For the first time at FIFA Women's World Cup, there are no Asian Football Confederation (AFC) teams in the quarter-finals.
It's not enough to sustain long-time development of the next generation of Matildas or create opportunities for them to play more regularly at a high level. Not just that but a short season means players can't develop and grow with a team if they have new coaches, tactics or internationals coming in each season.
When Karly Roestbakken came into the Matildas as Laura Alleway's replacement she had just 23 appearances with Canberra United over the past three seasons under her belt.
Tactically, the Matildas also have issues with the way the attacking structure works by having Sam Kerr as a target despite being heavily marked and a fear of taking defenders on. This group is also meant to be the Golden Generation but where is the next crop of Matildas coming from?
Even winning a Women's World Cup didn't make lasting changes for Japan. After their victory over the USA in 2011, players received sponsorship and participation in university leagues exploded but it didn't last.
There has been a lack of sustained growth in the women's game and in the current Nadeshiko League 1, which has two divisions, the majority of players remain part-time and many still drop out after a couple of years.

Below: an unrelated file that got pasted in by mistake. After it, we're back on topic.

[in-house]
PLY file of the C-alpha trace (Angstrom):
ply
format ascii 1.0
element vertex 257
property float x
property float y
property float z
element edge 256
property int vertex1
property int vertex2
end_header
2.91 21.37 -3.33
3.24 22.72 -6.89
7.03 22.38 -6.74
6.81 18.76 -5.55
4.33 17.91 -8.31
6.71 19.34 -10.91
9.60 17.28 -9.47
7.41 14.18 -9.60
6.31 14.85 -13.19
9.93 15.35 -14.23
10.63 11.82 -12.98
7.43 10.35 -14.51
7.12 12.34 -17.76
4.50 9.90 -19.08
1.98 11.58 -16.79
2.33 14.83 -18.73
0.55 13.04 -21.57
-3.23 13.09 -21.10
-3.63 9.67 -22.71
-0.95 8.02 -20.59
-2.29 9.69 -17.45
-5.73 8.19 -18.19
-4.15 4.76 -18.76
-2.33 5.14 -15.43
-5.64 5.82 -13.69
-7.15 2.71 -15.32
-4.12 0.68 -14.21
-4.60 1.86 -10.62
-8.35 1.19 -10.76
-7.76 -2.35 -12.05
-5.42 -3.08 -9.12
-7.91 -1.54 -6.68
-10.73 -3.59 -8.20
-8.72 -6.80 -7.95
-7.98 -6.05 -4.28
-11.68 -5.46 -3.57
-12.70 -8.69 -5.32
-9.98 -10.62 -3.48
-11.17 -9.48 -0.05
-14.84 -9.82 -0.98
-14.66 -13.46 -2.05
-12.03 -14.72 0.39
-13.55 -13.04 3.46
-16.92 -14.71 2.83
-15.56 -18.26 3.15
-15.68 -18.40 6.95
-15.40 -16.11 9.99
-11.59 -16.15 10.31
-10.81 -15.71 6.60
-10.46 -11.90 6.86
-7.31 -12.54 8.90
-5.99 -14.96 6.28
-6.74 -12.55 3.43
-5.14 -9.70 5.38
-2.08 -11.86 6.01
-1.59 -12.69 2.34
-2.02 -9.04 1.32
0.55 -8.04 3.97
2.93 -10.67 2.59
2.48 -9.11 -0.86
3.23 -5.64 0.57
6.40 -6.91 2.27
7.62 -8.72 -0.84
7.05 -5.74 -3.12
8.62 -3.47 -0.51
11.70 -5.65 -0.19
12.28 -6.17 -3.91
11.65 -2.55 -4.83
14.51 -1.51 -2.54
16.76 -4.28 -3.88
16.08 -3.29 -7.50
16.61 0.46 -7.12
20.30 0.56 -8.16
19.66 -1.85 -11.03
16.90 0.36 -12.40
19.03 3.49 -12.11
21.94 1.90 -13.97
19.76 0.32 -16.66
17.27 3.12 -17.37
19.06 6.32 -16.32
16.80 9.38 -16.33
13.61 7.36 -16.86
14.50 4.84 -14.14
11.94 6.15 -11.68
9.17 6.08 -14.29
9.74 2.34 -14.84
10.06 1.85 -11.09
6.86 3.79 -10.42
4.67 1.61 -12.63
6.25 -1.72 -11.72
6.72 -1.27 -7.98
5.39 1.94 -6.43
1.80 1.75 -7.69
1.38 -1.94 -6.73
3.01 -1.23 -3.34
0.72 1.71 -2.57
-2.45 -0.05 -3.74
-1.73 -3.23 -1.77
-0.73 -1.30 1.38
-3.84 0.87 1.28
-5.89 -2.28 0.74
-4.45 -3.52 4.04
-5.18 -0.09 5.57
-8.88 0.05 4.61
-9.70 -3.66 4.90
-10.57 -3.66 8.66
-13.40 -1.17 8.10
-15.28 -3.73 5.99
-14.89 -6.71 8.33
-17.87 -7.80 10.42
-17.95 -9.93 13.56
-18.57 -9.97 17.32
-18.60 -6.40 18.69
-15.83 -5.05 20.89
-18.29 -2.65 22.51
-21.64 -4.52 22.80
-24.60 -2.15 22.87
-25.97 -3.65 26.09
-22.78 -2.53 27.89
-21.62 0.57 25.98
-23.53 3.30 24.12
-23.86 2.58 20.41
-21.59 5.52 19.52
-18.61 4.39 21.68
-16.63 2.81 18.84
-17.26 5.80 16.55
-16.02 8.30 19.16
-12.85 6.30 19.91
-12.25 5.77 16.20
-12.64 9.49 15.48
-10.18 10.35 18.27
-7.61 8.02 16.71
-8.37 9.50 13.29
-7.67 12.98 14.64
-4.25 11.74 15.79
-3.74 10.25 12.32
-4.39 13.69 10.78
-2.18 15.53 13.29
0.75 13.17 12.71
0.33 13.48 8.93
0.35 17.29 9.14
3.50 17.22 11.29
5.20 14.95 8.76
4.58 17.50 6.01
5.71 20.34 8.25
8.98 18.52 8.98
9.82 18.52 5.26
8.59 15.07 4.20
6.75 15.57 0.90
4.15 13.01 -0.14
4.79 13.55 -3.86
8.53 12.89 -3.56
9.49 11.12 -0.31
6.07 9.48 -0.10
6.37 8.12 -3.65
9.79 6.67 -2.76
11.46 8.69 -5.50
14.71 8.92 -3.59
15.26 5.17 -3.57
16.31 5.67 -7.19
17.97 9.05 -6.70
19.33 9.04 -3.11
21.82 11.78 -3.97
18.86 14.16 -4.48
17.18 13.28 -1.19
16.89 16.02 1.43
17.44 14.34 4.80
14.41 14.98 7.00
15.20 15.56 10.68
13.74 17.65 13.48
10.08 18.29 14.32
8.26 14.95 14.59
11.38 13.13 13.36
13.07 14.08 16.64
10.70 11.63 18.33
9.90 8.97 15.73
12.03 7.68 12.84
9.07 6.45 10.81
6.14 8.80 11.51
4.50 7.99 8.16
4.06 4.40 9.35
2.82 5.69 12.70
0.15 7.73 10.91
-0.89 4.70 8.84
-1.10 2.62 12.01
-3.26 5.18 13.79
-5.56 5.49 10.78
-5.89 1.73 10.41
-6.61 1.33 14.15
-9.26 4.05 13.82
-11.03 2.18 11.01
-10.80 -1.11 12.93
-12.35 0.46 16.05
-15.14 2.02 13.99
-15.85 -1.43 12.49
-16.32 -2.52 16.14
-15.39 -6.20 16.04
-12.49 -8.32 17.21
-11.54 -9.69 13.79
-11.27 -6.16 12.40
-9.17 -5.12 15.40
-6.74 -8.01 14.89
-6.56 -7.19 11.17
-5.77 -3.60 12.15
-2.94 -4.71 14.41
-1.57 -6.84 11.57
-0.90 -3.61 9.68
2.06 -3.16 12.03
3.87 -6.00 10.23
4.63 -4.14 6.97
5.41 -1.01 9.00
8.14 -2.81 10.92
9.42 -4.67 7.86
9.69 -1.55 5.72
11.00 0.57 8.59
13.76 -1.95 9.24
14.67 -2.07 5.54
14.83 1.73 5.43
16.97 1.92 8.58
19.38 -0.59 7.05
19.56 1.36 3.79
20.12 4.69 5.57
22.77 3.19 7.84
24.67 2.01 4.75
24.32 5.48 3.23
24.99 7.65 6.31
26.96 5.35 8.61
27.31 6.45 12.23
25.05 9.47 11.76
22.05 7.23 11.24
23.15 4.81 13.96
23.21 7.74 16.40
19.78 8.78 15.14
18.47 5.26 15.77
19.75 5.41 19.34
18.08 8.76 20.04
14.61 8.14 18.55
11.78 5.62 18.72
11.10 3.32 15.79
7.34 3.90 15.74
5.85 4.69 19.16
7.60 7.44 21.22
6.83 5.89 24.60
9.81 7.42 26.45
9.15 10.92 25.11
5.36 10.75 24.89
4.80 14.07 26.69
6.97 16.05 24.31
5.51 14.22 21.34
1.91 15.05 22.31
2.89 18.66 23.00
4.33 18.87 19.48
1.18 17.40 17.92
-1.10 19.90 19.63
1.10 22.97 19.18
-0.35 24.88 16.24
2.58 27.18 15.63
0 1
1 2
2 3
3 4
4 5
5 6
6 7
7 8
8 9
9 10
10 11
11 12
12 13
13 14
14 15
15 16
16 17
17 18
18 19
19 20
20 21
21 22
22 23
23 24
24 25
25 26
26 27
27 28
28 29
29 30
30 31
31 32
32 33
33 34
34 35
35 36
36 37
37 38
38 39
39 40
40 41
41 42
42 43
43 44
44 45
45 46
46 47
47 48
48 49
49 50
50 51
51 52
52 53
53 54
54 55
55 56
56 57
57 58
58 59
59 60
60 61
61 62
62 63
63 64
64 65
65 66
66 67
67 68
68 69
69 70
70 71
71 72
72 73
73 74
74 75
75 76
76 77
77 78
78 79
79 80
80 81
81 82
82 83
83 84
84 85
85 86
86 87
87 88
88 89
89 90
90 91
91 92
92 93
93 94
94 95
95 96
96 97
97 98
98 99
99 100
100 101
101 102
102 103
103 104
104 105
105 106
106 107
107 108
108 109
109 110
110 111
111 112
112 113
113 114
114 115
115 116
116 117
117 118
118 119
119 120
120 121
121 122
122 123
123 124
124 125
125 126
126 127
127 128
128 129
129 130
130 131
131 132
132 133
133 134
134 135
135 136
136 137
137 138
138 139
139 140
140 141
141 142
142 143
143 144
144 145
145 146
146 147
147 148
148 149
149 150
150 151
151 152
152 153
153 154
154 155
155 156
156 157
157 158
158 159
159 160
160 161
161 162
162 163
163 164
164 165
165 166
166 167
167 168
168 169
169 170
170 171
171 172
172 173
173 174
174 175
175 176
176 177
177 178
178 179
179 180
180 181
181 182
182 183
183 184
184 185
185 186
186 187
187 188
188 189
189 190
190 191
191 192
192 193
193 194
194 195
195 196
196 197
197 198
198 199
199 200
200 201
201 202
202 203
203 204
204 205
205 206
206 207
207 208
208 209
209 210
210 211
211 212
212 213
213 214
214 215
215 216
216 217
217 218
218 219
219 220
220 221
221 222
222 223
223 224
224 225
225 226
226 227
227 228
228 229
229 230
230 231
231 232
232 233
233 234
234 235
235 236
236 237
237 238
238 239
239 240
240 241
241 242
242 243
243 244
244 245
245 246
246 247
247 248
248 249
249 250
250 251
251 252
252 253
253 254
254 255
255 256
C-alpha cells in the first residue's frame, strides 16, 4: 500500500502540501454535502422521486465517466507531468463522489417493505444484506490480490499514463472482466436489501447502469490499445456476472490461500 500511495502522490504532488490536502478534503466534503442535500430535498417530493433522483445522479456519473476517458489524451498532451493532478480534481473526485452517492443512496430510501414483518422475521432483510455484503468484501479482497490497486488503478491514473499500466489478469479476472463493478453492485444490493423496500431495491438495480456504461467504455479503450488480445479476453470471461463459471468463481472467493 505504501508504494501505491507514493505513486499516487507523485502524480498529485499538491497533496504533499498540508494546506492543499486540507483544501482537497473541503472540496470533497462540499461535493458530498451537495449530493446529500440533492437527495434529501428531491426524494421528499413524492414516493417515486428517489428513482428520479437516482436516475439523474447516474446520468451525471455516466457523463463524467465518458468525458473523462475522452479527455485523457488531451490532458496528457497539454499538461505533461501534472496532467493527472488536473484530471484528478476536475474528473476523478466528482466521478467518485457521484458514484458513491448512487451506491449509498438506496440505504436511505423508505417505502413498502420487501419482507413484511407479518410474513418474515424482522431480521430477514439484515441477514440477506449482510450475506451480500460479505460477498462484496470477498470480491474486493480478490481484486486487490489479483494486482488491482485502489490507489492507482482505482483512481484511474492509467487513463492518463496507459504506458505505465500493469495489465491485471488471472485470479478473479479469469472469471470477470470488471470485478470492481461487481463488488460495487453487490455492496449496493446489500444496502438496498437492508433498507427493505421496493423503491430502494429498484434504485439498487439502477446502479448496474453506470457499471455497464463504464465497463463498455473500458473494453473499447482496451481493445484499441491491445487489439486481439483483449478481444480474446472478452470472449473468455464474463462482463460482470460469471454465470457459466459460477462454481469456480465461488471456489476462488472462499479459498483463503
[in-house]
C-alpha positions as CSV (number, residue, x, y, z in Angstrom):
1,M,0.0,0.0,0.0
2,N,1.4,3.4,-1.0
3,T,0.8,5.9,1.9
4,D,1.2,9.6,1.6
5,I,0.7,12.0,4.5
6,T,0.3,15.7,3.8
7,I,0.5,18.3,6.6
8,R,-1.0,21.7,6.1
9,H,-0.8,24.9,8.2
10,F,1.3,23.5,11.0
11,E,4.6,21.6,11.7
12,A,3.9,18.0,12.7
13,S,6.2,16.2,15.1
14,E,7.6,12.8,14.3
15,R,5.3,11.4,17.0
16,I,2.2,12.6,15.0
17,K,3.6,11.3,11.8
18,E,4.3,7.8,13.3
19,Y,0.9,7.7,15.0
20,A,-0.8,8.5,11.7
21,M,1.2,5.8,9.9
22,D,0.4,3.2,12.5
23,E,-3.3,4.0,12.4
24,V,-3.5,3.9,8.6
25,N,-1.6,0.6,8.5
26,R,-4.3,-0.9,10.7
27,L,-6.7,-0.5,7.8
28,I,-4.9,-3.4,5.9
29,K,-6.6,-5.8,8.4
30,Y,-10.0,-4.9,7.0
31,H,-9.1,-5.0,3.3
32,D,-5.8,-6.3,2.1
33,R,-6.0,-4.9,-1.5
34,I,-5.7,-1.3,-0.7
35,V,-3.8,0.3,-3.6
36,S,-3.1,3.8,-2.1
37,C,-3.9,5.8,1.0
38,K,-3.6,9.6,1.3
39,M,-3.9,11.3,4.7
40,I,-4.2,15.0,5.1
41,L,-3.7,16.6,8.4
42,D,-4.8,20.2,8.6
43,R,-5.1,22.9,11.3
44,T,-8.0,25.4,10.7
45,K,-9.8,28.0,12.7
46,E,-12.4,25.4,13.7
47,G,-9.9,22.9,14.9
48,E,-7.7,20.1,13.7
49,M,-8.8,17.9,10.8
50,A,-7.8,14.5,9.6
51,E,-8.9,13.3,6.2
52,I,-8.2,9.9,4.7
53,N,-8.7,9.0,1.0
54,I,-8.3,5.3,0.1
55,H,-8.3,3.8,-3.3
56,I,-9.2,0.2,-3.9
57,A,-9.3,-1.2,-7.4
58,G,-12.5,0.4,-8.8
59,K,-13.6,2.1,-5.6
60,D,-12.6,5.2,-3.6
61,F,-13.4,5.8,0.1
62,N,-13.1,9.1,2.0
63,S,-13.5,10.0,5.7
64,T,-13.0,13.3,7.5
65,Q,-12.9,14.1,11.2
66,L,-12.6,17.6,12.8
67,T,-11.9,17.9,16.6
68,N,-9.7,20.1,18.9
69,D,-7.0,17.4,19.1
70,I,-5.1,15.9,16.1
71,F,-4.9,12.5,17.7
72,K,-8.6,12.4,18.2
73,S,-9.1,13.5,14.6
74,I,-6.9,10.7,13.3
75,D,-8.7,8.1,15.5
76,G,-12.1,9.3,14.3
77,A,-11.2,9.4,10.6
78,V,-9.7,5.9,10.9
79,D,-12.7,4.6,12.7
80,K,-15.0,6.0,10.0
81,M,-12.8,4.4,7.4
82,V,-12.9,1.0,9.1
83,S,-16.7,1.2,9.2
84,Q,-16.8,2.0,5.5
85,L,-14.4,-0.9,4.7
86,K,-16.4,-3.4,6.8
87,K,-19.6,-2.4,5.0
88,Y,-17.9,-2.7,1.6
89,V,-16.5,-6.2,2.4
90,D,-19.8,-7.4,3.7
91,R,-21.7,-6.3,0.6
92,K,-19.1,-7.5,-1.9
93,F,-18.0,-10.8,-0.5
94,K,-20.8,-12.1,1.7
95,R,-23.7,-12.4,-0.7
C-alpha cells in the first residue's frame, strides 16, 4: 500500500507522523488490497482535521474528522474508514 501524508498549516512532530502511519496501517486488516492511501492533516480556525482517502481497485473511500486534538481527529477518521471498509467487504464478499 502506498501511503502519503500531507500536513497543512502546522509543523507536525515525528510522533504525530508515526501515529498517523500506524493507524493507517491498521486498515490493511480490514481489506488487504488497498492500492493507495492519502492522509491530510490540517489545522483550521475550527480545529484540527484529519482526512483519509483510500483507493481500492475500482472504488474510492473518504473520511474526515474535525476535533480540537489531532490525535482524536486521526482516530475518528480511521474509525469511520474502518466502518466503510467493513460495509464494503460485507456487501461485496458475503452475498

Despite all this though, this national team might be an exception to the situation at hand. They've been able to win on the national stage including the Asian Cup last year plus their under-20 level won the World Cup in 2018.
But other nations are catching up and have now overtaken Japan.
Just imagine if the JFA believed in long-term investment and sustainability of women's football in Japan.
Once again, tactically is where they are being let down and they will need to improve ahead of 2023. Players rarely ran at defenders, similar to Australia, while the majority of 50-50s were left for the opposition to latch on to.
In China, they are trying to take strides to model their football off Europe. The CFA wants all Chinese Super League clubs to have a women's team by 2020 to try to improve women's football.
Over 95 percent of the players from the national team play in the Chinese Women's Super League with the exception of Wang Shuang who plays for French side Paris Saint-Germain.